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Europe: Progress Slow On Conventional Arms Treaty

Vienna, 3 December 1997 (RFE/RL) -- Negotiators in Vienna hope that a new treaty limiting the danger of an arms build-up in Europe can be achieved by the end of next year, although they warn this will require considerable political will on the part of some countries to reach agreement.

The negotiators are revising the 1990 CFE treaty between NATO and the former Warsaw Pact which placed limits on the number of tanks, artillery, armored cars, war planes and battle helicopters in Europe between the Atlantic and the Urals.

The new treaty will replace the bloc-to-bloc ceilings imposed on NATO and the Warsaw Pact with national ceilings for individual countries and territorial ceilings.

National ceilings place a limit on the size of each country's own armed forces. The territorial ceilings impose a limit on the overall number of military forces deployed in a particular country -- for example, the territorial ceiling for Armenia would include all Armenian forces plus all Russian forces based in Armenia and their equipment. In another example, the territorial limit for Hungary would include all Hungarian forces plus all NATO forces based in the country and their equipment. In most cases, the territorial ceilings will be higher than the national ceilings but the actual limits are still being worked out.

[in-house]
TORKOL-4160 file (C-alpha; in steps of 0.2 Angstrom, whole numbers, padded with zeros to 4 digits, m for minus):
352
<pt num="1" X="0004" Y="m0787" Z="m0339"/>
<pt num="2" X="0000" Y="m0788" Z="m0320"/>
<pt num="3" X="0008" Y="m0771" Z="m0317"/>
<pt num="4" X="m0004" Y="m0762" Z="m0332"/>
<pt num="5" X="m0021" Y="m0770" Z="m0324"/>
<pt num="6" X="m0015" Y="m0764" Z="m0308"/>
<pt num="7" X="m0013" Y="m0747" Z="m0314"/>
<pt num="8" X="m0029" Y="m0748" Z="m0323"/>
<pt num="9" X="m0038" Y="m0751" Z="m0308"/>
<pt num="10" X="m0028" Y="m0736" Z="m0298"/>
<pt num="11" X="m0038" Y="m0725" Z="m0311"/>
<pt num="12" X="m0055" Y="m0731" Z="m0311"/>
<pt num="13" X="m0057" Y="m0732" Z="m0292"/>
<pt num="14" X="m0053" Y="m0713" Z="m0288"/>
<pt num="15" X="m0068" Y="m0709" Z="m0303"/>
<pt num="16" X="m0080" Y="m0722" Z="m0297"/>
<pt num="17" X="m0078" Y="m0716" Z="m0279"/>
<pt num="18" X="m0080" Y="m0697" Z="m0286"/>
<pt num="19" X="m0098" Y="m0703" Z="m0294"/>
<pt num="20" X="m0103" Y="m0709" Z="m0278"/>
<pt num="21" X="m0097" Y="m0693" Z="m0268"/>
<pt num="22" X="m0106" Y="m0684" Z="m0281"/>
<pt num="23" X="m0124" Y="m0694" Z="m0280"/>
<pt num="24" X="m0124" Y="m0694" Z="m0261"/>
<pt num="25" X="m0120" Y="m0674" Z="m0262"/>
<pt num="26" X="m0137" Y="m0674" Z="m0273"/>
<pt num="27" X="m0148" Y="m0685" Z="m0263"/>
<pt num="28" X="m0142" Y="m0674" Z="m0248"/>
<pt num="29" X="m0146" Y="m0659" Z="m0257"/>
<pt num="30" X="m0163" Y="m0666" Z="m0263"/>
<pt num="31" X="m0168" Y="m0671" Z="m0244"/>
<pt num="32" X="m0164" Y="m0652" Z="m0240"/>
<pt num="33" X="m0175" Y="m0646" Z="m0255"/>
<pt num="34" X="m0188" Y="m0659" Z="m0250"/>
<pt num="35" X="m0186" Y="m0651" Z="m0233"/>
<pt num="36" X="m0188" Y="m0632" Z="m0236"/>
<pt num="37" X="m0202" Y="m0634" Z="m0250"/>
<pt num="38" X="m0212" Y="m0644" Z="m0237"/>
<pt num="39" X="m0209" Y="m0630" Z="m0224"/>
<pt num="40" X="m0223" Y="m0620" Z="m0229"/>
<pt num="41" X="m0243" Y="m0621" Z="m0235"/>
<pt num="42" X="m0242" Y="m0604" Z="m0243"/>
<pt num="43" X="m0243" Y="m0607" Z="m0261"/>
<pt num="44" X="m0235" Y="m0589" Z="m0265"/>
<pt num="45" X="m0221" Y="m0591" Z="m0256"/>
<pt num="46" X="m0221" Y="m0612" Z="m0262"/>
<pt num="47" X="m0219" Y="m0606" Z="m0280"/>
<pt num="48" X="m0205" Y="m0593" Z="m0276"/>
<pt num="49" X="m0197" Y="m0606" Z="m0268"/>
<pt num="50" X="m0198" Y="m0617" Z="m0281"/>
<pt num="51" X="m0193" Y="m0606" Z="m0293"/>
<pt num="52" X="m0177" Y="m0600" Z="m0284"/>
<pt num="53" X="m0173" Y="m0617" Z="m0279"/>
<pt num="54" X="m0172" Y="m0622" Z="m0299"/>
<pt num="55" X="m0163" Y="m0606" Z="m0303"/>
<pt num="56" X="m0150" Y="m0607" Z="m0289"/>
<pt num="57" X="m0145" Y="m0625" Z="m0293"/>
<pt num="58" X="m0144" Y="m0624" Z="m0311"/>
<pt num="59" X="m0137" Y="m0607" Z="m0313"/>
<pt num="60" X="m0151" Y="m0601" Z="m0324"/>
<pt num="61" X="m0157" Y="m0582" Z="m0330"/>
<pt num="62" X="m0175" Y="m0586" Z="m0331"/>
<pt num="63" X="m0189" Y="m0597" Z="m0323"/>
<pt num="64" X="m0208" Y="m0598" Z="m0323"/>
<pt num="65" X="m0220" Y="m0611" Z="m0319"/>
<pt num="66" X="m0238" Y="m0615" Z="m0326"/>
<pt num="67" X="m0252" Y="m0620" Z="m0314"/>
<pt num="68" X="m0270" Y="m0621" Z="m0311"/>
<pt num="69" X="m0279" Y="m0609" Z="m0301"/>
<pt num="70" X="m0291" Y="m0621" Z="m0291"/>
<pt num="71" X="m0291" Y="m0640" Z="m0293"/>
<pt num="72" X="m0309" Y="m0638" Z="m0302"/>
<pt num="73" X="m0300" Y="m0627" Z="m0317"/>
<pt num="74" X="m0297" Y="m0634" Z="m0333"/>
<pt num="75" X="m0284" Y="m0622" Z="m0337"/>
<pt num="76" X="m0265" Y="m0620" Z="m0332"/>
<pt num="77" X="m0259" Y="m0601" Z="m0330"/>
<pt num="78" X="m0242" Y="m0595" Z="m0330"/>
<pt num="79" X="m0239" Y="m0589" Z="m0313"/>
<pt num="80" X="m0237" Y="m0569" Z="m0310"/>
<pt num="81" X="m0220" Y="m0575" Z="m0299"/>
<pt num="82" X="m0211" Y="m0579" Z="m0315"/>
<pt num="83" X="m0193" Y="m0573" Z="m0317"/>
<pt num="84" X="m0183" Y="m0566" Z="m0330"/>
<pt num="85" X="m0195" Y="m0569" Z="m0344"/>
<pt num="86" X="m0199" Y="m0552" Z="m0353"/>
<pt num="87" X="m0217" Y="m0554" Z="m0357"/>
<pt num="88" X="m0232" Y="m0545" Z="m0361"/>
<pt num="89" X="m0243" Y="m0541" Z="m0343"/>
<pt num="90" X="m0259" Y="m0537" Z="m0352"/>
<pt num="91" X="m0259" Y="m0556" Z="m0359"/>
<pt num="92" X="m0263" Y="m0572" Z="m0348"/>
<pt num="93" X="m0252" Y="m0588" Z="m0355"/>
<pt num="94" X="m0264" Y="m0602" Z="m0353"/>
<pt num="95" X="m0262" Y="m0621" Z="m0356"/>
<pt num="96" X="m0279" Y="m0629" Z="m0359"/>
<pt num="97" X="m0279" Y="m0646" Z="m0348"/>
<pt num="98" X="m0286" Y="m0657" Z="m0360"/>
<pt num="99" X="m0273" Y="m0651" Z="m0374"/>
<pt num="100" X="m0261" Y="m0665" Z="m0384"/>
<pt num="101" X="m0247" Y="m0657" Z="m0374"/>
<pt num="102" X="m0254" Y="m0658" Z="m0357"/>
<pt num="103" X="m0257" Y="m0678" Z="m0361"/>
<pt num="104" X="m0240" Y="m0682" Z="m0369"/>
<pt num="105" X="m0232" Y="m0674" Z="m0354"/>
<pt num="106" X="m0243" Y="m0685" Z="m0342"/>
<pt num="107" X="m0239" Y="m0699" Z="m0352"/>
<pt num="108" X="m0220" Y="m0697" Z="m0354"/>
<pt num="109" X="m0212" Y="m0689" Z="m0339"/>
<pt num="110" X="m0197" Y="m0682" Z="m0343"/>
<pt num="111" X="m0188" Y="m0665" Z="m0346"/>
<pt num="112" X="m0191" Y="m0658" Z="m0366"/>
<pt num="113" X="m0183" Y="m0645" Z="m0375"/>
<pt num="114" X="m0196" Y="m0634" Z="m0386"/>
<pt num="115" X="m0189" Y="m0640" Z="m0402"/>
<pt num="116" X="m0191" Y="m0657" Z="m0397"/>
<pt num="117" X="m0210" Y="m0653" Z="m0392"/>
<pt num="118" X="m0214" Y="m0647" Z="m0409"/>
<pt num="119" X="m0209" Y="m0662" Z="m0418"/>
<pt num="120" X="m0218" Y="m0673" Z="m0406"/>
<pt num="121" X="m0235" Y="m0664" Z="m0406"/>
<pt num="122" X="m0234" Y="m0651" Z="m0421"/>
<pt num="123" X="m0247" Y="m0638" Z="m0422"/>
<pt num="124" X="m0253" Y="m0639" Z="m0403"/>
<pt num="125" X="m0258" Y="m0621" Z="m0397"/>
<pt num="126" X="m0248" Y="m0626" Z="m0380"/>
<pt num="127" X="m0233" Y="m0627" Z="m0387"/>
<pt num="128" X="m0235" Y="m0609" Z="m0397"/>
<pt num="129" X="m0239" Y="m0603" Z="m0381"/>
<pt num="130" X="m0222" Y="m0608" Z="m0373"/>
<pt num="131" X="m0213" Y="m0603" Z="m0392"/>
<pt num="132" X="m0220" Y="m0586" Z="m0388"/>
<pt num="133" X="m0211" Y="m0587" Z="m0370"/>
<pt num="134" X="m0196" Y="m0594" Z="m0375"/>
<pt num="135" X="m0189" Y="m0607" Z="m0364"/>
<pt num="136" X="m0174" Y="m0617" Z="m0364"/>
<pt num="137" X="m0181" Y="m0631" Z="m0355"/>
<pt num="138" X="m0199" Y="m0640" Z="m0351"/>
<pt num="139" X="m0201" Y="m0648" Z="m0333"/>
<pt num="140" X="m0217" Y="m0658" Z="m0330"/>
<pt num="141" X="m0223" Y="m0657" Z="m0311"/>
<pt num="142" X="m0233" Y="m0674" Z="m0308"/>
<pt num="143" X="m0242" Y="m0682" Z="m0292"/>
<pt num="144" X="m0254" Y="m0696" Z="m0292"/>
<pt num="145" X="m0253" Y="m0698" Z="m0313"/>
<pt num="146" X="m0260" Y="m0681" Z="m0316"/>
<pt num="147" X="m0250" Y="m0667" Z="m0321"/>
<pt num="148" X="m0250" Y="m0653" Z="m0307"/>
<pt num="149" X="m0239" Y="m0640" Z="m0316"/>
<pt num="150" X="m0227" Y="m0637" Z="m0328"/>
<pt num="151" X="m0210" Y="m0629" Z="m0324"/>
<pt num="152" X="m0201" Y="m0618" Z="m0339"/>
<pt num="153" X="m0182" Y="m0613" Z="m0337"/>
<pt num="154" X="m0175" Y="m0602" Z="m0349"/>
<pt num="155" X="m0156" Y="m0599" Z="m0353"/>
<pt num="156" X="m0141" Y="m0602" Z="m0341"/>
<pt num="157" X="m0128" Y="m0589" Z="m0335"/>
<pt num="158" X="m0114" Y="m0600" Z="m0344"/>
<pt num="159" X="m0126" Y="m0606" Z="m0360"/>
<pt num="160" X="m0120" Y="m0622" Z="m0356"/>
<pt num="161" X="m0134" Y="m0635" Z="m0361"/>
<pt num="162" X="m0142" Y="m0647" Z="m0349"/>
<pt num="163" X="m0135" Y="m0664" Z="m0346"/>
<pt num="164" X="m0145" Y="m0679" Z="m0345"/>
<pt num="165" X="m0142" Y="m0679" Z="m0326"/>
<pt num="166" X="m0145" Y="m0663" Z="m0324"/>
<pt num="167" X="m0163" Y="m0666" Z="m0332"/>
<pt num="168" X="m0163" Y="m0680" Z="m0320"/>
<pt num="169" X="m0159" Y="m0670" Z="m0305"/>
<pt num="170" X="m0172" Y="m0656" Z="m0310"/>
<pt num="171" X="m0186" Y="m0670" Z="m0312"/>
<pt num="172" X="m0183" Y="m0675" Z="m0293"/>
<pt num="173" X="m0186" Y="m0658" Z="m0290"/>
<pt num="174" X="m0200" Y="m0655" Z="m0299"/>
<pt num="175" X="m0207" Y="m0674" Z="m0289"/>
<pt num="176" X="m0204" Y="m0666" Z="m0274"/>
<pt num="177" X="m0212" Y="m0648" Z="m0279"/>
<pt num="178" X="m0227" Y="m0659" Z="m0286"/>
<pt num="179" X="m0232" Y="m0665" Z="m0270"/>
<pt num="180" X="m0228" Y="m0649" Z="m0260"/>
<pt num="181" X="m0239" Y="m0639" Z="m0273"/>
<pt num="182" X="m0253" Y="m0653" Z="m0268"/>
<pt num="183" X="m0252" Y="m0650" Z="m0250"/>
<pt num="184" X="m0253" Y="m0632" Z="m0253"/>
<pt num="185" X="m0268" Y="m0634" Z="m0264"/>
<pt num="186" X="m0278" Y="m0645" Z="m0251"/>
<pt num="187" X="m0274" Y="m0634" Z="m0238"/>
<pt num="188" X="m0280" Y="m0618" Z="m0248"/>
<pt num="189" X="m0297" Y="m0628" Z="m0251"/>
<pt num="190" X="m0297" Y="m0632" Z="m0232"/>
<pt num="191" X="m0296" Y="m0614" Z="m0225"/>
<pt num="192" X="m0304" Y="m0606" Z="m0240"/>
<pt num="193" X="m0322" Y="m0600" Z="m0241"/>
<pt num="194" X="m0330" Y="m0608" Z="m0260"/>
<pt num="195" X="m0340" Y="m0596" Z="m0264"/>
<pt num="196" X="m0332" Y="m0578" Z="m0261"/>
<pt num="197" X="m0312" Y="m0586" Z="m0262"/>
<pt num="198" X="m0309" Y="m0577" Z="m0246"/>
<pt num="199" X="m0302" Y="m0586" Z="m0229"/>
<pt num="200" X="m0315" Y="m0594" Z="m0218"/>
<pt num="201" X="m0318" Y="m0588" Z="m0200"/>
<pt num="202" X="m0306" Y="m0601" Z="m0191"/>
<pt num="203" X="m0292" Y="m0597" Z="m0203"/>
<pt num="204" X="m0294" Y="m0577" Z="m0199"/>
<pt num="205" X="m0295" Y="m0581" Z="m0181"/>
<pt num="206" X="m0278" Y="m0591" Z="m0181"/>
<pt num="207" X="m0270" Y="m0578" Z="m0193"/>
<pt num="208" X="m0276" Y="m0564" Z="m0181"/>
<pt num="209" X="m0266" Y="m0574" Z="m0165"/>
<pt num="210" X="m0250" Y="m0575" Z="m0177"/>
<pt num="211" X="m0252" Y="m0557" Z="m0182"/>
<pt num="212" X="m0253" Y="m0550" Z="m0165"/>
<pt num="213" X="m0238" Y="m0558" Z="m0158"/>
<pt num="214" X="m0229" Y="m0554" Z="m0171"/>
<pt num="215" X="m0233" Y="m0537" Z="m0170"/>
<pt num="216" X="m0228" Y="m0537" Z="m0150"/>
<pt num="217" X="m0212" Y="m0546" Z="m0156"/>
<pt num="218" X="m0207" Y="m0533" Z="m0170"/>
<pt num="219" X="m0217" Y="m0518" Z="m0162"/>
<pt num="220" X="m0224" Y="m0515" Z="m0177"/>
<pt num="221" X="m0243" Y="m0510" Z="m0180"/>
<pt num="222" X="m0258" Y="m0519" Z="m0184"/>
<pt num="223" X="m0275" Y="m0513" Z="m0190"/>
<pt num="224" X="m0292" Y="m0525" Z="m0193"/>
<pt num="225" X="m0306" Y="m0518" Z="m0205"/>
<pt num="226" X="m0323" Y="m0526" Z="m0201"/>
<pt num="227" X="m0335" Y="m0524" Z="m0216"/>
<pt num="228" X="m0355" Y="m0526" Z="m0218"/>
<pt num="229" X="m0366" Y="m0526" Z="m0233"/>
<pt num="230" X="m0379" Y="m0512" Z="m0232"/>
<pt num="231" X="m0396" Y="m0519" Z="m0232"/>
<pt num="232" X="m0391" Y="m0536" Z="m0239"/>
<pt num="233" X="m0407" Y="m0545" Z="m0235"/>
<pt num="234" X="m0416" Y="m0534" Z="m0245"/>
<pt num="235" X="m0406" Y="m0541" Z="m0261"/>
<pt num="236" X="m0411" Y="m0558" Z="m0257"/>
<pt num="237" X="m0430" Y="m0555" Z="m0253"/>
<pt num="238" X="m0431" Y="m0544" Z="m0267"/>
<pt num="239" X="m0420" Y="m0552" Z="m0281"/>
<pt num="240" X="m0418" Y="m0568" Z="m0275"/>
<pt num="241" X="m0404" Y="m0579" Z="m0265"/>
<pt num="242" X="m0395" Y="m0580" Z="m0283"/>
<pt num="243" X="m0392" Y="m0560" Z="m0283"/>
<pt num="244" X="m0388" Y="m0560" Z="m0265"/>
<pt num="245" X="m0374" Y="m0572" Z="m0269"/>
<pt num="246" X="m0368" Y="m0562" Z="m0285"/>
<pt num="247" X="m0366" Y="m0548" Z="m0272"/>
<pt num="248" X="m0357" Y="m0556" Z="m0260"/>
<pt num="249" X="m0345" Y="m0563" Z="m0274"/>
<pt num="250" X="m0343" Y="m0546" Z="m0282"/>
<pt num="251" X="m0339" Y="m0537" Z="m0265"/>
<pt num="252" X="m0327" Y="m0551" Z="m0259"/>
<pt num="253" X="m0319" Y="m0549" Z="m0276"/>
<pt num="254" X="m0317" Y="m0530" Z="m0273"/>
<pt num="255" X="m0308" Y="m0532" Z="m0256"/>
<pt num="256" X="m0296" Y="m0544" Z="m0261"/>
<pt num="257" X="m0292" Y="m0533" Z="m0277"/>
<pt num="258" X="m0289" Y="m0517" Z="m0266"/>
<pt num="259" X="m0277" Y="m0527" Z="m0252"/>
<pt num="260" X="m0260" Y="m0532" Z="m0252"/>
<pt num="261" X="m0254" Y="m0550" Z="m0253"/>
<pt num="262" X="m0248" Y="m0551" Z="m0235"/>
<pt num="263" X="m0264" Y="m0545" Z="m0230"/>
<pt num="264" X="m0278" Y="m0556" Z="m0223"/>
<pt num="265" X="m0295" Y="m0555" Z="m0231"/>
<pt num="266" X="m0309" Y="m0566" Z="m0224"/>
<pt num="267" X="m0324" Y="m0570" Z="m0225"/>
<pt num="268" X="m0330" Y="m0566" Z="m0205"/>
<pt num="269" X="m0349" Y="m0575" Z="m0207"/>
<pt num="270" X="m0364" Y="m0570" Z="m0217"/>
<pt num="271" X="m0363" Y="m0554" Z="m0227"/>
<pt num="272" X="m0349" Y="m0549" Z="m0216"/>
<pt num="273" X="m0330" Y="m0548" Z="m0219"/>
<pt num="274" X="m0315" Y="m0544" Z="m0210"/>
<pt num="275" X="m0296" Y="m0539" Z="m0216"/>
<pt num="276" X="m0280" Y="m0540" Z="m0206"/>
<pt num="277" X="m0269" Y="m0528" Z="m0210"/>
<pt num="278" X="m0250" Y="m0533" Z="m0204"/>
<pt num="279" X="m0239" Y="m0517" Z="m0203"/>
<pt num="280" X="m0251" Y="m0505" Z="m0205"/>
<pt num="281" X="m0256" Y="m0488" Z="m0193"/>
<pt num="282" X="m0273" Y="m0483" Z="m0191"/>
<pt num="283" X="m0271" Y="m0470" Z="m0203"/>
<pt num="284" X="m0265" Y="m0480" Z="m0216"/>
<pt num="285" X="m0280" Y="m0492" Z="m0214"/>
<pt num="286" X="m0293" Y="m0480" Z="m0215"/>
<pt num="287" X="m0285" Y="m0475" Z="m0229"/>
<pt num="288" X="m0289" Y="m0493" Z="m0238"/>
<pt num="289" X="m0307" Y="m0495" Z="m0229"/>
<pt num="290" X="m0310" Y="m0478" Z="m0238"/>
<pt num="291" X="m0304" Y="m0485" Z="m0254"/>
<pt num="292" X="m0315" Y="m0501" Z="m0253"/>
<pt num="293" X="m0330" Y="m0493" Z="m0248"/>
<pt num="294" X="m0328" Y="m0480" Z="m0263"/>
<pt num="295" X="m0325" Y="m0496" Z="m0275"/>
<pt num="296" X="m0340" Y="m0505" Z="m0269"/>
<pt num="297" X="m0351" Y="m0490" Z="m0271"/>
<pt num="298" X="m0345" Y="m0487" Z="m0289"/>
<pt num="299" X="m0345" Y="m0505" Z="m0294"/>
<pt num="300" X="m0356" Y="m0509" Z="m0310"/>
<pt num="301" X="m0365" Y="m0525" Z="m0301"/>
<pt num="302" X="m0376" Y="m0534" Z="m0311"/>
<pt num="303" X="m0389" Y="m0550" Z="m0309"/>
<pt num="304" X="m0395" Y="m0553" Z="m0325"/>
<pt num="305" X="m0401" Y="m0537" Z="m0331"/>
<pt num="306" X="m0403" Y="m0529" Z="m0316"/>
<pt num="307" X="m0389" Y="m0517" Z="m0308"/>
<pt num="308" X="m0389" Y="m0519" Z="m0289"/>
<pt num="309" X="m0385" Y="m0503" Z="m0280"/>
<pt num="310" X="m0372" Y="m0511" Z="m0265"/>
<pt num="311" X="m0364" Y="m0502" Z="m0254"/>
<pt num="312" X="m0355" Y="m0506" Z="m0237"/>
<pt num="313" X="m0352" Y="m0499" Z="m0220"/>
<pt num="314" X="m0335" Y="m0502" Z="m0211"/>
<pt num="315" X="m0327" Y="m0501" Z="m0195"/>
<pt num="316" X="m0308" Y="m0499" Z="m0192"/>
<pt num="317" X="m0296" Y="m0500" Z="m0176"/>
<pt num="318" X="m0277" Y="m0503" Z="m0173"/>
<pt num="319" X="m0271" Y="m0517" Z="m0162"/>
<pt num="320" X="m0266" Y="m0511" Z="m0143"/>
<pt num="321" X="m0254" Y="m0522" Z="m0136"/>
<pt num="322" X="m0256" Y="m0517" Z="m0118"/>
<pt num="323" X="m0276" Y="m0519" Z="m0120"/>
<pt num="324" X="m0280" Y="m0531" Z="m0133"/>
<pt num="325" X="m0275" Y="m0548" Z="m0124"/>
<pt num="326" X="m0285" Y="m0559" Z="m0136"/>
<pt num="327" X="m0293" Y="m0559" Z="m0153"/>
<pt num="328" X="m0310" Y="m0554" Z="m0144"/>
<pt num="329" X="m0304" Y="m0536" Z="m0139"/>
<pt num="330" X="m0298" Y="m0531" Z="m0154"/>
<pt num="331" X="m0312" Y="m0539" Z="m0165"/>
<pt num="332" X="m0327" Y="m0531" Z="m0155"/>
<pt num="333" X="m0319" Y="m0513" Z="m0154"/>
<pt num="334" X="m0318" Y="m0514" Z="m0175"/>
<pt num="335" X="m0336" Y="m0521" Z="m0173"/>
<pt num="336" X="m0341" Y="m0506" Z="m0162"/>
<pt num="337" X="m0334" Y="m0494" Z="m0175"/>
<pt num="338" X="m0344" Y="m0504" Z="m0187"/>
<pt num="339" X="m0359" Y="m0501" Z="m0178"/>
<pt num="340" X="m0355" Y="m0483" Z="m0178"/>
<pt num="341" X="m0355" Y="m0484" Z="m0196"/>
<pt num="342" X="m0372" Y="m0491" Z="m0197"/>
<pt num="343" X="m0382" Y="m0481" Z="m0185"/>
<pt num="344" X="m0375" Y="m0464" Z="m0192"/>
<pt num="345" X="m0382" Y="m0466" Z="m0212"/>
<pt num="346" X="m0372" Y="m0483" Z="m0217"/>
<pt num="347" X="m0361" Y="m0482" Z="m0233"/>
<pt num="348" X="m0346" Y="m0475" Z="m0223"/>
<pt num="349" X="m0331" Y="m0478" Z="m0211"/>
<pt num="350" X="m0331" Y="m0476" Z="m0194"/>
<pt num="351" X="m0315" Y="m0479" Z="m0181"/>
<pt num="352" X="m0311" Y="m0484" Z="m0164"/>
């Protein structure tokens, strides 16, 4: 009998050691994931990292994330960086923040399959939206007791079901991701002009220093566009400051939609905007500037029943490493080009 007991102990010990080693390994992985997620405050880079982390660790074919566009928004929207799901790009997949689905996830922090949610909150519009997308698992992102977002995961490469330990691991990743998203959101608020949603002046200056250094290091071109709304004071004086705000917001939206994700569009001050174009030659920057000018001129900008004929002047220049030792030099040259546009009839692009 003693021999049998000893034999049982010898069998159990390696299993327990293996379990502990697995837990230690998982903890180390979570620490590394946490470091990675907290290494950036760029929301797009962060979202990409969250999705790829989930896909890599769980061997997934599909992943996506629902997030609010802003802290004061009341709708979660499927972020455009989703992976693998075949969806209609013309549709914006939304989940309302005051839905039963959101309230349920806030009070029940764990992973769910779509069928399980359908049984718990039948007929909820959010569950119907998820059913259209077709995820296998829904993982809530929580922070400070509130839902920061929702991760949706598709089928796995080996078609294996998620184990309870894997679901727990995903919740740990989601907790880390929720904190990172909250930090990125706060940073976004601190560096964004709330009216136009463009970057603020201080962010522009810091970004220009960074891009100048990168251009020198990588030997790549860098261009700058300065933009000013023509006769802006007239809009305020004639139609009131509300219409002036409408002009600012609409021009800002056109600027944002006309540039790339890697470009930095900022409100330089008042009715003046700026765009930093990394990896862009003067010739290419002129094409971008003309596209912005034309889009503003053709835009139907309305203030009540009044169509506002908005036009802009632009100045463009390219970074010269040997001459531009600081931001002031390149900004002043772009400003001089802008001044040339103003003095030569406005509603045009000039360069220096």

A senior negotiator told RFE/RL these national and territorial ceilings on the number of tanks, artillery and other weapons are among the most difficult issues of the conference.

"They go to the heart of the security of individual states, many of which remain suspicious of each other" he said. "Each Government wants to be certain that the treaty allows it enough forces to meet its legitimate defense requirements. In some cases other Governments disagree what these legitimate defense requirements should be. It is one of the most sensitive issues we have to resolve."

Thirty countries are participating in the negotiations, including the United States, Russia and most of the states of Western, Central and Eastern Europe, including Armenia, Azerbaijan, Georgia and Moldova. The neutral countries and Central Asian states, with the exception of Kazakhstan, are not involved.

The chief U.S. negotiator, Gregory Govan, told RFE/RL the negotiations are proceeding "slowly but methodically." He said one of the biggest political problems is Russia's attempts to impose conditions which would limit the effects of NATO enlargement. For example, Russia wants to restrict the degree to which the original 16 members of NATO can deploy forces on the territory of NATO's new members, either permanently or temporarily.

The effects of NATO expansion is behind another Russian-NATO dispute. This one is over the type of forces deployed in another country which should be limited in number.

NATO believes fixed limits should be established only for ground forces -- tanks, armored troop carriers and artillery. Russia wants also to include fixed limits for warplanes and battle helicopters. Diplomats say it fears a build-up of U.S. air forces in the new NATO countries.